Simple transformations are best handled by other Netpbm programs, such as those listed in the 'See Also' section below. Use pamhomography for more sophisticated transformations such as perspective adjustments, rotations around an arbitrary point in the image, extraction of non-rectangular quadrilaterals, shearings by coordinates rather than by angle, and, in general, all transformations that are most easily expressed as mapping four points in one image to four points in another image.


The following examples use the park_row.ppm test image, which is a photograph of New York City's Park Row Building , scaled to 441&times;640, converted to a PPM file, and redistributed under the terms of the GFDL .

The first example showcases the real power of bilinear transformations. Assuming has the following contents:

      (0,  0) (440,   0) (440, 639)  (0, 639)</pre>


projects the building's facade from a perspective view to a rectilinear
front-on view. Remember that pamhomography ignores the parentheses and
commas used in; they merely make the file more
human-readable. We equivalently could have written

or any of myriad other variations.

pamhomography can warp the image to a trapezoid to make it look like
it's leaning backwards in 3-D:

As a very simple example,

flips the image left-to-right. Note that in this case the target
quadrilateral's coordinates are listed in counterclockwise order because
that represents the correspondence between points (0, 0) &harr; (440, 0) and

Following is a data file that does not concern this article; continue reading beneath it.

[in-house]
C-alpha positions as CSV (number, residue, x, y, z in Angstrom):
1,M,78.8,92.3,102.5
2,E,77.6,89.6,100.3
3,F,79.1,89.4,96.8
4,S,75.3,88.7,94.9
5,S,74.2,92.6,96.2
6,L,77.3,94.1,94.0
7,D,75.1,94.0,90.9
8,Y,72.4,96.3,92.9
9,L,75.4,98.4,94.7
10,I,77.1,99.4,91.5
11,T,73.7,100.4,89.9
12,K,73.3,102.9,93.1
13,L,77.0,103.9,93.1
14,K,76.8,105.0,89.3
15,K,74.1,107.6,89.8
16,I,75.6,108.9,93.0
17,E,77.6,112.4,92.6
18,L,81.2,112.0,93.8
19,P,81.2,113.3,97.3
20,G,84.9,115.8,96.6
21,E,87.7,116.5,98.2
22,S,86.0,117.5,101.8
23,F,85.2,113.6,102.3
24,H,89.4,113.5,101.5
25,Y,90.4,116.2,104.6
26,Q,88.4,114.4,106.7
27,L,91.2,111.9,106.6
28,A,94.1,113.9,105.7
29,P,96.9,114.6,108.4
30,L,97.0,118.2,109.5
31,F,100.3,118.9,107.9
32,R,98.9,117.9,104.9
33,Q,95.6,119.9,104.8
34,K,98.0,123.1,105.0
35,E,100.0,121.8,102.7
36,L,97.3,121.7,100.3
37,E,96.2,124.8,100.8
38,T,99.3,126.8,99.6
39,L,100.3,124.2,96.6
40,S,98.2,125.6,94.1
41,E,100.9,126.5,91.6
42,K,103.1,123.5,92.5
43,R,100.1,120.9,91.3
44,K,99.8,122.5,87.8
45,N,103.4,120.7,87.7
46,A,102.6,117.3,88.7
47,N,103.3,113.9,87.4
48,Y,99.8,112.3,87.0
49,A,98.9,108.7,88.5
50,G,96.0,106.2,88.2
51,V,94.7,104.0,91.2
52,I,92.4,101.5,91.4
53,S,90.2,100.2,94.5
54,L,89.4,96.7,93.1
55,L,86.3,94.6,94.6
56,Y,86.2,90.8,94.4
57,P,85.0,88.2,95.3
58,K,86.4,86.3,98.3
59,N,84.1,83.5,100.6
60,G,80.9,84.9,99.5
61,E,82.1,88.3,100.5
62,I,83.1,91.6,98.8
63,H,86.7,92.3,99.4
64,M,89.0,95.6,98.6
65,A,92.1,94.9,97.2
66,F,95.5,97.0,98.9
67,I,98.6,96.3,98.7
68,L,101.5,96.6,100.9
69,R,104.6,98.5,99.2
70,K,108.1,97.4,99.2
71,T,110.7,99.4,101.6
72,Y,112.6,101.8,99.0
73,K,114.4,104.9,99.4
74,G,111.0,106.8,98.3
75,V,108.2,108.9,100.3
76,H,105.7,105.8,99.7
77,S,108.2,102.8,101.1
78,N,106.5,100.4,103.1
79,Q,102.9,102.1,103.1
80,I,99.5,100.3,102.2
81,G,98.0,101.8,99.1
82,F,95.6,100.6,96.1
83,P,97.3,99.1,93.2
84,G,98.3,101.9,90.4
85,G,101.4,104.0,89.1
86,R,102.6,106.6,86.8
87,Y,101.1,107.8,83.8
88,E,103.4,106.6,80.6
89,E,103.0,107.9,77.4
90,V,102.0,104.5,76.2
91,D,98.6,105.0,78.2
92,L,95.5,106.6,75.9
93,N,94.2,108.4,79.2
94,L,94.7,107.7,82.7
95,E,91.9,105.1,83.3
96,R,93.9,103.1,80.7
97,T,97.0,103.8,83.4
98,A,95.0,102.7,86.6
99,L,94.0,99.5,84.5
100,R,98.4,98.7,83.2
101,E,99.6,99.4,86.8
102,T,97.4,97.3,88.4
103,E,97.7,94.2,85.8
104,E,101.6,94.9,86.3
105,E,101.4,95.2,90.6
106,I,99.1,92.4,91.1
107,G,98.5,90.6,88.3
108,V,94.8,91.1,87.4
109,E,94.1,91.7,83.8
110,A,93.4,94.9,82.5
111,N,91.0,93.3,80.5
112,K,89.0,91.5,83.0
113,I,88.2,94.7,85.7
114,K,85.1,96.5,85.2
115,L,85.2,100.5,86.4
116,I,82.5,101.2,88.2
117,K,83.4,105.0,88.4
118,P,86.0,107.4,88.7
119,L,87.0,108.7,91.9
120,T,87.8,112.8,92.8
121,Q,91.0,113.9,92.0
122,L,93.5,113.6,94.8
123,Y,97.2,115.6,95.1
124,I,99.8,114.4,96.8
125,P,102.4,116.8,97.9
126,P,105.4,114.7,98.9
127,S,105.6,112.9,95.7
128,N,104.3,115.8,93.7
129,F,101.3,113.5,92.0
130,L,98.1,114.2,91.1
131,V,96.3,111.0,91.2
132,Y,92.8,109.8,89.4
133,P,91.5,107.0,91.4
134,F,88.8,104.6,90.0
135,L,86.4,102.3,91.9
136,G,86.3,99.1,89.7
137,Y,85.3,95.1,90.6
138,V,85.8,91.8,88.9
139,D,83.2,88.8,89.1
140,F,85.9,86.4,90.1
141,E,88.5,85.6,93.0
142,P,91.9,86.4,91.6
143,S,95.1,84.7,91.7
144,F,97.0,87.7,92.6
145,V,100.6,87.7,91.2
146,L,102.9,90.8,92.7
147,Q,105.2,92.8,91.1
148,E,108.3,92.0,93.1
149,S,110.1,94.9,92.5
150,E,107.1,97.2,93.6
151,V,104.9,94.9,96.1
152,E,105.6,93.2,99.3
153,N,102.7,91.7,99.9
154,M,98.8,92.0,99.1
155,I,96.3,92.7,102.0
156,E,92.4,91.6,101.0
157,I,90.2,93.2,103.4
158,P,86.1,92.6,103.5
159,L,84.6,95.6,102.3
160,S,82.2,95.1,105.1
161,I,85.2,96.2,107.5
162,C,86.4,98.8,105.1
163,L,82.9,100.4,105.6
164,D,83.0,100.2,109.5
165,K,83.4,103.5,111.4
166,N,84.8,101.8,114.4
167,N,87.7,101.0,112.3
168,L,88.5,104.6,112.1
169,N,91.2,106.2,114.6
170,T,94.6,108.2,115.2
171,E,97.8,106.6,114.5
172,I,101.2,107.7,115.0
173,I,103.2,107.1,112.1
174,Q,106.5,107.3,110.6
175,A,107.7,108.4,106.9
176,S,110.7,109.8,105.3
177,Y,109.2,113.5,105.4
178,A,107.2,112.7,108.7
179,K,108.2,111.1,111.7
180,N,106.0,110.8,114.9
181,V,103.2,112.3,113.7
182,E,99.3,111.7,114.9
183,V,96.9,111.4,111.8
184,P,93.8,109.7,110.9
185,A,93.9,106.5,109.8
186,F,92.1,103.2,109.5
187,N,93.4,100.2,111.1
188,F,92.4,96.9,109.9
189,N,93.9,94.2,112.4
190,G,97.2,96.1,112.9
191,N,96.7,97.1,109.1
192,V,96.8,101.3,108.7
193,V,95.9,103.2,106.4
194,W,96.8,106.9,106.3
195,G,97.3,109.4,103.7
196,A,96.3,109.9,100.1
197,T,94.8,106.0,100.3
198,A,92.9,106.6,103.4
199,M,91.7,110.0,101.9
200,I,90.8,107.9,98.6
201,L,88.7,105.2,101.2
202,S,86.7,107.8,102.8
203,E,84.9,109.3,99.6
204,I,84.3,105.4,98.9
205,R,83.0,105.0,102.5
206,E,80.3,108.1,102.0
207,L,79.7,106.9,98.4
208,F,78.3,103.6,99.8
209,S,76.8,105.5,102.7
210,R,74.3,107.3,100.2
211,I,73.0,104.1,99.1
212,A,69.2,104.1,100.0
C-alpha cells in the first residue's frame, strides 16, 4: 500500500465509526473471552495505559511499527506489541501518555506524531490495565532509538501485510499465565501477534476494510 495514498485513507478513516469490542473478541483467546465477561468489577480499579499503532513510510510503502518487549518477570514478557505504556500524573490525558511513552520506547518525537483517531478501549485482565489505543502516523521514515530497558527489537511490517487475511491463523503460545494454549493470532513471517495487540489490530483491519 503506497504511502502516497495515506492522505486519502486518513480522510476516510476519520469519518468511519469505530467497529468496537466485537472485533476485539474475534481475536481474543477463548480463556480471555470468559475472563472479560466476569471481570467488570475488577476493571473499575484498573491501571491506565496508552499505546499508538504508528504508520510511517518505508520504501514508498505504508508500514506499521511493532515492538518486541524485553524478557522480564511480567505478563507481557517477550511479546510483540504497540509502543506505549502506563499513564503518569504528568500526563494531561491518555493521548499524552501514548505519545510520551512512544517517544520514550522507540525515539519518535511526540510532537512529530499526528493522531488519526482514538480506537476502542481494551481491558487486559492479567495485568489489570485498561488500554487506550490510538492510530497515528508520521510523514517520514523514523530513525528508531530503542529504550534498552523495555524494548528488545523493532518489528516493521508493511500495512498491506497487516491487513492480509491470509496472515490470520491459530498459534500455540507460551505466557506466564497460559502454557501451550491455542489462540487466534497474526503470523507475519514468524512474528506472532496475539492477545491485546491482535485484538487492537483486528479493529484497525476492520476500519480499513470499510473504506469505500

(0, 639) &harr; (639, 0).

Scaling is also straightforward. The following command scales down the
image from 441&times;640 to 341&times;540:

Let's add 100 pixels of tan border to the above. We use -view and
-fill to accomplish that task:

We can add a border without having to scale the image:

The -view option can also be used to extract a rectangle out of an
image, discarding the rest of the image:

Specifying the same set of coordinates to -from and -to has
the same effect but also allows you to extract non-rectangular quadrilaterals
from an image:

Rotation is doable but takes some effort. The challenge is that you need to
compute the rotated coordinates yourself. The matrix expression to rotate
points \((x_1, y_1)\) \((x_2, y_2)\), \((x_3, y_3)\), and \((x_4, y_4)\)
clockwise by \(\theta\) degrees around point \((c_x, c_y)\) is

\[ \begin{bmatrix} 1 & 0 & c_x \\ 0 & 1 & c_y \\ 0 & 0
& 1 \end{bmatrix} \begin{bmatrix} \cos \theta & -\sin \theta & 0
\\ \sin \theta & \cos \theta & 0 \\ 0 & 0 & 1 \end{bmatrix}
\begin{bmatrix} 1 & 0 & -c_x \\ 0 & 1 & -c_y \\ 0 & 0
& 1 \end{bmatrix} \begin{bmatrix} x_1 & x_2 & x_3 & x_4 \\ y_1
& y_2 & y_3 & y_4 \\ 1 & 1 & 1 & 1 \end{bmatrix}
\quad. \]

For example, to rotate park_row.ppm 30&deg; clockwise around (220,
320) you would compute

\[ \begin{bmatrix} 1 & 0 & 220 \\ 0 & 1 & 320 \\ 0 & 0
& 1 \end{bmatrix} \begin{bmatrix} \cos 30^{\circ} & -\sin 30^{\circ}
& 0 \\ \sin 30^{\circ} & \cos 30^{\circ} & 0 \\ 0 & 0 & 1
\end{bmatrix} \begin{bmatrix} 1 & 0 & -220 \\ 0 & 1 & -320 \\
0 & 0 & 1 \end{bmatrix} \begin{bmatrix} 0 & 440 & 440 & 0
\\ 0 & 0 & 639 & 639 \\ 1 & 1 & 1 & 1 \end{bmatrix} =
\begin{bmatrix} 189.4744 & 570.5256 & 251.0256 & -130.0256 \\
-67.1281 & 152.8719 & 706.2621 & 486.2621 \\ 1.0000 & 1.0000
& 1.0000 & 1.0000 \end{bmatrix} \quad, \]

round these coordinates to integers, transpose the matrix, and produce the
following map file,

     571  153
     251  706
    -130  486</pre>

(These are the 'to' coordinates; we use the default, full-image
'from' coordinates.) The mapping then works as in all of the
preceding examples:

See Also

See Also

pamhomography was new in Netpbm 10.94 (March 2021).


Copyright © 2020 Scott Pakin,

Table of Contents

Document Source

This manual page was generated by the Netpbm tool 'makeman' from HTML source.  The master documentation is at

Referenced By

pamperspective(1), pnmshear(1).

03 January 2021 netpbm documentation